When we visit art galleries or learn about art in school, we tend to think of paintings on canvas, sculpture or photographs. Often these will be clearly recognisable as people or objects like food and flowers, and we can relate to them as familiar in some way.
Art and pictures have been around ever since people first were recognised as human by historians, in pre-historic times. Prehistoric simply means history which dates before written accounts are available to study. The earliest humans did not have writing with which they could communicate and this means that art and pictures were even more important to them.
Have you got a favourite painting? Mine is ‘A Portrait of the Countess Golovine’ painted by Elisabeth Vigee-Lebrun, sometime around 1797. It is, unsurprisingly, a portrait of Countess Varvara Nikolaevna Golovine, a talented musician and artist from Russia. Elisabeth and the Countess became great friends and I love the way the Countess is smiling in the portrait, with a red shawl draped around her shoulders and her dark curly hair swept up in behind a scarf. The painting belongs to the Barber Institute of Fine Arts, Birmingham, which is one of my favourite galleries.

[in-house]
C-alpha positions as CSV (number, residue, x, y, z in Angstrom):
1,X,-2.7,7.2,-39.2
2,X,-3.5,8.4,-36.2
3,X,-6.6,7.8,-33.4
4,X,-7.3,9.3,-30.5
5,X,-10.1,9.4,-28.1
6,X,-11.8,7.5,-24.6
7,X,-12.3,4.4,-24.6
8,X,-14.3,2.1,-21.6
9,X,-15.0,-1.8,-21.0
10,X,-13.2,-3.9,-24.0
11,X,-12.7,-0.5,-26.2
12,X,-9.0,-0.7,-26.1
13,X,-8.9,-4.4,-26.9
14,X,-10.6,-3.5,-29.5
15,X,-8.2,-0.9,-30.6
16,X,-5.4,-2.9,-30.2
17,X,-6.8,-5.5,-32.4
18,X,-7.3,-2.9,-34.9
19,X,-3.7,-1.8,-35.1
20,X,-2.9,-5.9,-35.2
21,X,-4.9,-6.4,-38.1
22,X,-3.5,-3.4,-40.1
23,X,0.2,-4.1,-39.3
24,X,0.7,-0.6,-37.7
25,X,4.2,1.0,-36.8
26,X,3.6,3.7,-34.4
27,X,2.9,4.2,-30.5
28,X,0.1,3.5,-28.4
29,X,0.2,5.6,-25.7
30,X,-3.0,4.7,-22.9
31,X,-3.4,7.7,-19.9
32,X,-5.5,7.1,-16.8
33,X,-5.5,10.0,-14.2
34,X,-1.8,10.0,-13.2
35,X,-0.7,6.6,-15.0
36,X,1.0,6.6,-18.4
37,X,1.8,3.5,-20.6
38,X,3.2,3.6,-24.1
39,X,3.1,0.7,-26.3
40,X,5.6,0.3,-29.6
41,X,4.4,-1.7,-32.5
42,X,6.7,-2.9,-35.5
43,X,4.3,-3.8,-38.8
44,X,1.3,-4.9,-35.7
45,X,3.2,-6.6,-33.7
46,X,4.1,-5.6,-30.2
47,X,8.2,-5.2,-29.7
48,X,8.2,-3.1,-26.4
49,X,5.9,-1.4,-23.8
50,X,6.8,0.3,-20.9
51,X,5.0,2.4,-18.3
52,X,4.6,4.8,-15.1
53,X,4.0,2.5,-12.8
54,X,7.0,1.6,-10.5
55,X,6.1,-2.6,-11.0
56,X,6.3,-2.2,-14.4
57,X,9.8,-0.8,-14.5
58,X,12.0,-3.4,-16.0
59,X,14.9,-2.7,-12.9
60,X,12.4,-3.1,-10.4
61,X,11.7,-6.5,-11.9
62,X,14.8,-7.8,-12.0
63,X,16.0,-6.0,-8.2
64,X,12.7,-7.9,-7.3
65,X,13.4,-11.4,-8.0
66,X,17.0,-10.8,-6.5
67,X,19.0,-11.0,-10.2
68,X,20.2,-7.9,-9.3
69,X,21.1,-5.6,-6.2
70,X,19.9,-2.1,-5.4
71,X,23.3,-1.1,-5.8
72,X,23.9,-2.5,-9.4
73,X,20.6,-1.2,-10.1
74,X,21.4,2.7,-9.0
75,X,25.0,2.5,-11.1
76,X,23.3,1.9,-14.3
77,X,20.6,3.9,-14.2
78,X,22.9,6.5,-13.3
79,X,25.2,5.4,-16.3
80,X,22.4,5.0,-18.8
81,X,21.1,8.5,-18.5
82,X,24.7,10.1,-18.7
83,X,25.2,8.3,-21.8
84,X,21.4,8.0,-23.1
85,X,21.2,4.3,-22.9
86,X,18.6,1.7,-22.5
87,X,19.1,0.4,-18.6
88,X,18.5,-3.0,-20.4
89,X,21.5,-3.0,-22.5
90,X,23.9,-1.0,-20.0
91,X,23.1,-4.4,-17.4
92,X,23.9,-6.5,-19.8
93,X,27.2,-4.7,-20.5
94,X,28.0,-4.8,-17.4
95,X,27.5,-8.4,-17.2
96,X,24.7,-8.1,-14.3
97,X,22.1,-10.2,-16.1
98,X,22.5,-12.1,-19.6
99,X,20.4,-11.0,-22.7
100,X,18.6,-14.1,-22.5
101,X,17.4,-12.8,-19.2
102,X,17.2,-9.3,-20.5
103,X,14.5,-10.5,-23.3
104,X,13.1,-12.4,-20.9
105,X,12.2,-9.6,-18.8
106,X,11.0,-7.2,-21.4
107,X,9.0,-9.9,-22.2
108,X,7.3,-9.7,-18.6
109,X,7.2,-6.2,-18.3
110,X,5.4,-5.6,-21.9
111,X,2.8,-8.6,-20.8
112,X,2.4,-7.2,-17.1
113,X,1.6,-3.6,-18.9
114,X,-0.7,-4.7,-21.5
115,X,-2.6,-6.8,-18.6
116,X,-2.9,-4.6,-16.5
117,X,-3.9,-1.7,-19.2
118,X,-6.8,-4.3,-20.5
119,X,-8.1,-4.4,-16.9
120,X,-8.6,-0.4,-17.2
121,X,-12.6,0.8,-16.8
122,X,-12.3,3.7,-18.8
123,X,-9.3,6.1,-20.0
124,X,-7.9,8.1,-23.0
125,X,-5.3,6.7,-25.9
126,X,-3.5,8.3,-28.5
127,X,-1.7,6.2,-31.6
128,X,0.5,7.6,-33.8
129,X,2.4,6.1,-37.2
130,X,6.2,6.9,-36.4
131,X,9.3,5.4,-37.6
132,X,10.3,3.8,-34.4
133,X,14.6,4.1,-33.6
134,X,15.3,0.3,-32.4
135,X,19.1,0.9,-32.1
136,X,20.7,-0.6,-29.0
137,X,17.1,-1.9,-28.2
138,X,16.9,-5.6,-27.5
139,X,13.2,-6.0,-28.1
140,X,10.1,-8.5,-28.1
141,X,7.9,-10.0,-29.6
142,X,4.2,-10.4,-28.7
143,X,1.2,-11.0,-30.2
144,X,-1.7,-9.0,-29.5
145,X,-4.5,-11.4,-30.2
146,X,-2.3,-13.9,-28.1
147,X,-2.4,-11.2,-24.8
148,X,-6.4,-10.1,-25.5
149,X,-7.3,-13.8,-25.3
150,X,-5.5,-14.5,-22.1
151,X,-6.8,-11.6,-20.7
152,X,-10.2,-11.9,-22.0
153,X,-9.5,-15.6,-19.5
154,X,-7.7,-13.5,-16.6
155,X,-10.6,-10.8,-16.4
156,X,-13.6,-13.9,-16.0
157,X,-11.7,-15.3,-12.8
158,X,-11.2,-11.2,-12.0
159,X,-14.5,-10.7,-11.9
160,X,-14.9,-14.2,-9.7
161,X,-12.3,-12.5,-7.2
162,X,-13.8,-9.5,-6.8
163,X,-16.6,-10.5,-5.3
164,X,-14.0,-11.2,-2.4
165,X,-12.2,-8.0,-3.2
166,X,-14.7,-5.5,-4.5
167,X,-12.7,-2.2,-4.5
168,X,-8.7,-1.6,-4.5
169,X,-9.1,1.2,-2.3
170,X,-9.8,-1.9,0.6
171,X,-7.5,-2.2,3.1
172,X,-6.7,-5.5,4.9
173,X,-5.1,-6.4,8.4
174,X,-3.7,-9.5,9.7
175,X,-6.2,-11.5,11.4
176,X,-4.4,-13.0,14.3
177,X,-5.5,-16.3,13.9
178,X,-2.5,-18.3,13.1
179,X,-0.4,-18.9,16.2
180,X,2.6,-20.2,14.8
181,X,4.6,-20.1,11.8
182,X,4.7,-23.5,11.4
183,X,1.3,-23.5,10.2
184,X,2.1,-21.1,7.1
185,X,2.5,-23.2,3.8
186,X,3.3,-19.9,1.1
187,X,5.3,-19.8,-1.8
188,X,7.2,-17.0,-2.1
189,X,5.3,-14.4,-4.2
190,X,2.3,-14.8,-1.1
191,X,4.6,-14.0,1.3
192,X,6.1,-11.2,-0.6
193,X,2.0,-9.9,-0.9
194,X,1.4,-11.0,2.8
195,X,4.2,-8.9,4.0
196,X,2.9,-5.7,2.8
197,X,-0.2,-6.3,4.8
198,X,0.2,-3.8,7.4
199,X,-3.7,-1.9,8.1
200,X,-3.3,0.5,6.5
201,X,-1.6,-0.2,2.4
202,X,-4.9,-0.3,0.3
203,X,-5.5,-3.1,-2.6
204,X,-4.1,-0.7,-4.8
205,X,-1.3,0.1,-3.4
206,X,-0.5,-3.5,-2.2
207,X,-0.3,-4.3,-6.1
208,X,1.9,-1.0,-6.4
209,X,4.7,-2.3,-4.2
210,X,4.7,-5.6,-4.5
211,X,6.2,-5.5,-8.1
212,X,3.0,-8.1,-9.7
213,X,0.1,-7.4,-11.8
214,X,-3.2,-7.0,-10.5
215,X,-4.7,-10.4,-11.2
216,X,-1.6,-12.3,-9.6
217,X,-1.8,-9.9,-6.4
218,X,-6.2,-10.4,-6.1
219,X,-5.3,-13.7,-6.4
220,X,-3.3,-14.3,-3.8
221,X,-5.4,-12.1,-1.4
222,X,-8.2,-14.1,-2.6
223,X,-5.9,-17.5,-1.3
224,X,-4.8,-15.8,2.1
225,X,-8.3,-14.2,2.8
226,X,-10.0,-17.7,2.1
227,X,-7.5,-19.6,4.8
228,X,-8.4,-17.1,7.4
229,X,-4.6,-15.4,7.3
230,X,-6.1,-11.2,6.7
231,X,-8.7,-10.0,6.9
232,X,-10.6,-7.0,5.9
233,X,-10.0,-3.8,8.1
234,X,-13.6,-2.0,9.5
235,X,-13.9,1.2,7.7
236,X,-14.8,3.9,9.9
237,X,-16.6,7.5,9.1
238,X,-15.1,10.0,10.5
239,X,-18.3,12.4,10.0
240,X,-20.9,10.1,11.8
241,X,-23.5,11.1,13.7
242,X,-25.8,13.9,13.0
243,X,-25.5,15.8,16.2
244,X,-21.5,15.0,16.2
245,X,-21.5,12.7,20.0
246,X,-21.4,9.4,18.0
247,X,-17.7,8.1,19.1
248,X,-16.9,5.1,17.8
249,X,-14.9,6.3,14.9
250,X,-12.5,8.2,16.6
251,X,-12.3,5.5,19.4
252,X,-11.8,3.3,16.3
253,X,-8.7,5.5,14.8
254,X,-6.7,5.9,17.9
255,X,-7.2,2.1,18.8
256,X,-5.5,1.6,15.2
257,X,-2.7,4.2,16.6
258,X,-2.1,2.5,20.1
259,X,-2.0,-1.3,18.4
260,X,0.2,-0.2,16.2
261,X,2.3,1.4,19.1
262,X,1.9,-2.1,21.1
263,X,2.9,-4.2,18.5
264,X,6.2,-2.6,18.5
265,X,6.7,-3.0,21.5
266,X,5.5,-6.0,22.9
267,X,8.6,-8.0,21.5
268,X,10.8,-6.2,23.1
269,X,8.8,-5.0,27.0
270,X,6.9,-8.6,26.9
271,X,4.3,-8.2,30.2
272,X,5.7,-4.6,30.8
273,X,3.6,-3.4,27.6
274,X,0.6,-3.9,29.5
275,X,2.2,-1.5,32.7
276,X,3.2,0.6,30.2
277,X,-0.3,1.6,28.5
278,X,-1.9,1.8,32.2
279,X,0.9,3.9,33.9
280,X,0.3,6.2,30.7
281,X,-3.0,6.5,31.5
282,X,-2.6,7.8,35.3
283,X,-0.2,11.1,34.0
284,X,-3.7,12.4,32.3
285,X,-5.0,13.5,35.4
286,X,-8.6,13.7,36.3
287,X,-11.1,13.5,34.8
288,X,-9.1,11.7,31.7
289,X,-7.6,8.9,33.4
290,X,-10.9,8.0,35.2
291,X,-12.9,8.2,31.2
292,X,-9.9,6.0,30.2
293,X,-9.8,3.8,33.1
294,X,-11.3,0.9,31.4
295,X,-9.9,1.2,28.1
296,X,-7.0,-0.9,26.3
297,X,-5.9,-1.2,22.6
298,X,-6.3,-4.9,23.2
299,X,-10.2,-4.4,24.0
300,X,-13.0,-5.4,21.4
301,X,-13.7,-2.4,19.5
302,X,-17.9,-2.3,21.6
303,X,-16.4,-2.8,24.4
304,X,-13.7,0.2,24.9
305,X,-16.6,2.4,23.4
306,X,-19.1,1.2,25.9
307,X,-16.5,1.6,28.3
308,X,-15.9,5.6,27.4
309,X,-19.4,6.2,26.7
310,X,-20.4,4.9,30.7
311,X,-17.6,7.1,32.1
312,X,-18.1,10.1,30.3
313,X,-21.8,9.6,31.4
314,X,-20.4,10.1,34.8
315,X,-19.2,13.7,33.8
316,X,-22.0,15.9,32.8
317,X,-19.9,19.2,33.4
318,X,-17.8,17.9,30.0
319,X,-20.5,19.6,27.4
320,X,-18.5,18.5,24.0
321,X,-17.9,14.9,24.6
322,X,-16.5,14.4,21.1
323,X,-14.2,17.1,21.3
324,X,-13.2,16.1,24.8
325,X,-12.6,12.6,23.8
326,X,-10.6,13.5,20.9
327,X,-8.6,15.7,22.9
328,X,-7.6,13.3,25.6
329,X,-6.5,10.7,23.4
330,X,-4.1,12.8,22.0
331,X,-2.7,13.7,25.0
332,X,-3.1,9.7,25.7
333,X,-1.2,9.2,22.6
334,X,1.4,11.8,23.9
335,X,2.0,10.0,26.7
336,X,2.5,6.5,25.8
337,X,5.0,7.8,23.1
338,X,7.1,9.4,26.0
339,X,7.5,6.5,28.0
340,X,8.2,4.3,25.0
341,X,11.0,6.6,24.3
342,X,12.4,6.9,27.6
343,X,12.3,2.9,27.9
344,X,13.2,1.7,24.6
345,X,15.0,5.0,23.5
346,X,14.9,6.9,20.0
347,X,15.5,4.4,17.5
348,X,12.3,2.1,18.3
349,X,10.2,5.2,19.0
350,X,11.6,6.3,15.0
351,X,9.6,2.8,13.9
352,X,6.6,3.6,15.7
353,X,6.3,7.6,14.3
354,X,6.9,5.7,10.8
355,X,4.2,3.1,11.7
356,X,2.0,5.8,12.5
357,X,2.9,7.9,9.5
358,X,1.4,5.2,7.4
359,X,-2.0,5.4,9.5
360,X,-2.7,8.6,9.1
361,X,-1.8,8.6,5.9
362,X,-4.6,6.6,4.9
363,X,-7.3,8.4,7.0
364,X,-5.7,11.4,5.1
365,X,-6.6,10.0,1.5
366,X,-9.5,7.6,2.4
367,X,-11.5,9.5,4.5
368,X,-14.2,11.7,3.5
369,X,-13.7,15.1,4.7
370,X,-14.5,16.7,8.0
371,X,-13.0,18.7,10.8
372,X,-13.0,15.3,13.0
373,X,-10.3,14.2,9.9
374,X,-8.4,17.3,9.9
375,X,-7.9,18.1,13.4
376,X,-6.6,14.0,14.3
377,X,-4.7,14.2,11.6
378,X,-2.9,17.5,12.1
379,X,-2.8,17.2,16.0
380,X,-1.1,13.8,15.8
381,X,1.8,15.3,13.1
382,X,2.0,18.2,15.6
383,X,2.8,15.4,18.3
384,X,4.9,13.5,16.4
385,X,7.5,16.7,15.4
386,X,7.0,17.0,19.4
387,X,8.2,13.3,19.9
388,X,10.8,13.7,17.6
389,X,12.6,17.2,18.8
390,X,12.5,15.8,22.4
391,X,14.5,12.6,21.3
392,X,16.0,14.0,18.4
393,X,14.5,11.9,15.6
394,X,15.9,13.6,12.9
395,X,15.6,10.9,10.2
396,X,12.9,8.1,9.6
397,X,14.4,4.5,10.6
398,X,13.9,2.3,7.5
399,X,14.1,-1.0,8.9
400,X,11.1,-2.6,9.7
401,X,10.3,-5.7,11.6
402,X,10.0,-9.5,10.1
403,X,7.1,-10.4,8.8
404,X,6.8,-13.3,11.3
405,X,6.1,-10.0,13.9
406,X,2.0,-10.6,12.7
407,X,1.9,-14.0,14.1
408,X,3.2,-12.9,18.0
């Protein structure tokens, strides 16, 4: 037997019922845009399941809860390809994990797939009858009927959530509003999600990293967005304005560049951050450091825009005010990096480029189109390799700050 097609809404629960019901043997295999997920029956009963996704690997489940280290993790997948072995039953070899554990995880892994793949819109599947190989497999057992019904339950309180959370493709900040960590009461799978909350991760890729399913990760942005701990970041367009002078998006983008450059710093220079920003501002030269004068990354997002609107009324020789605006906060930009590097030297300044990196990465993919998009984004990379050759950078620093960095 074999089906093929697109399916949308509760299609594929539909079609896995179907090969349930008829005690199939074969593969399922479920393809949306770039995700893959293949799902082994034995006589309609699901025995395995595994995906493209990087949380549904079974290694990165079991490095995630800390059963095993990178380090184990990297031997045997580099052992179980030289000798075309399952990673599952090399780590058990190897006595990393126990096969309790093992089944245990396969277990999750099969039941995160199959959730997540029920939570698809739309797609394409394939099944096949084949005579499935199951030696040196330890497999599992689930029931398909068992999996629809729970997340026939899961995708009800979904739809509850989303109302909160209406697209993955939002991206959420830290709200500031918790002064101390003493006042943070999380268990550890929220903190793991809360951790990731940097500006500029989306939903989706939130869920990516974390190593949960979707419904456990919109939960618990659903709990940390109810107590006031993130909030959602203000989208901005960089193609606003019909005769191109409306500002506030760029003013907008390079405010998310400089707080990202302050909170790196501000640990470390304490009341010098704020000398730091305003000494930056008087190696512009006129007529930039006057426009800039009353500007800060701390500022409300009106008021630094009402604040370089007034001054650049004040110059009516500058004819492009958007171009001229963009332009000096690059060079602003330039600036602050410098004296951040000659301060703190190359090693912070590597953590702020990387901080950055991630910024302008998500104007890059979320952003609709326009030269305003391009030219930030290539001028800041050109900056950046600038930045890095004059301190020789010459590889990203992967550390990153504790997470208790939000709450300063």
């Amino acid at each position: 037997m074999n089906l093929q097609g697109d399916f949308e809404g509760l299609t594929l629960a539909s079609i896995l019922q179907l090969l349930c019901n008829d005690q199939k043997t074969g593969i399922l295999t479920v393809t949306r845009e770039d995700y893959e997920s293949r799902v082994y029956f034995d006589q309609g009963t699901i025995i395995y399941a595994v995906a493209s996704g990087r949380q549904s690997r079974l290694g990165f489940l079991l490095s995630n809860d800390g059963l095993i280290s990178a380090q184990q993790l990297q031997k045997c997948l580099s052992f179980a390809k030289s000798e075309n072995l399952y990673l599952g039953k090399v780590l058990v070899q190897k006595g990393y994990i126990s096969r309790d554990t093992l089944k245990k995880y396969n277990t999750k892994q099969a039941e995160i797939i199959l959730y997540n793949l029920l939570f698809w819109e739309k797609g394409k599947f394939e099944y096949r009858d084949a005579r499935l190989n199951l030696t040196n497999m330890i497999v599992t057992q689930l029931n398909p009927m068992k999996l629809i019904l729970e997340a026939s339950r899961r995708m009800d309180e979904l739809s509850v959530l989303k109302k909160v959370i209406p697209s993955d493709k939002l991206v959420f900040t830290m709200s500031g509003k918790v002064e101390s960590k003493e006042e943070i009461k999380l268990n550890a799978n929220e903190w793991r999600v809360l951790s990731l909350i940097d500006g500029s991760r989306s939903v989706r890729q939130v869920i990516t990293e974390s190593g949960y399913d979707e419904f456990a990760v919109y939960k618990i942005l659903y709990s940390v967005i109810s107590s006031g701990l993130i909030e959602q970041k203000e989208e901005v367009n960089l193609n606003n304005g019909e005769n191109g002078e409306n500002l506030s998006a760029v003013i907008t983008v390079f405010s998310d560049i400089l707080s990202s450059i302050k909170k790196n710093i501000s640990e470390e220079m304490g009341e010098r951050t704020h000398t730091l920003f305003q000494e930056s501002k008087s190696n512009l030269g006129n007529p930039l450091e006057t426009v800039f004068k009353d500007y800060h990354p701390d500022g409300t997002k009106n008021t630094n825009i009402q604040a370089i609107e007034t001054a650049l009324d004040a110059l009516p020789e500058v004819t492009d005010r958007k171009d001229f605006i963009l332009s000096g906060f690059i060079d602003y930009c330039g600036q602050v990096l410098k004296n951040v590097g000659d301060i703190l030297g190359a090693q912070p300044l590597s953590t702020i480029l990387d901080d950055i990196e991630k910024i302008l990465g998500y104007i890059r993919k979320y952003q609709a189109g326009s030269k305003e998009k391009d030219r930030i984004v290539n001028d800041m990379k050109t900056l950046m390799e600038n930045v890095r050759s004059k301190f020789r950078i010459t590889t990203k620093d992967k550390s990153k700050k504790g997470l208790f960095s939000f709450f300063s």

I love going to art galleries and looking at paintings, but at first I found it quite a daunting thing to do. Have you ever been to an art gallery and not known where to start? Or heard art critics talking about symbolism, composition and form but not understood? Sometimes looking at art can sound difficult, and talking about it can be a whole other language!
But looking at art doesn’t have to be complicated. Things like symbolism, where objects in paintings are used to represent something that’s happening, like a skull symbolising death, can be important and the composition, or the way things in the painting are arranged, can tell us a lot about the artist and why the painted what they did.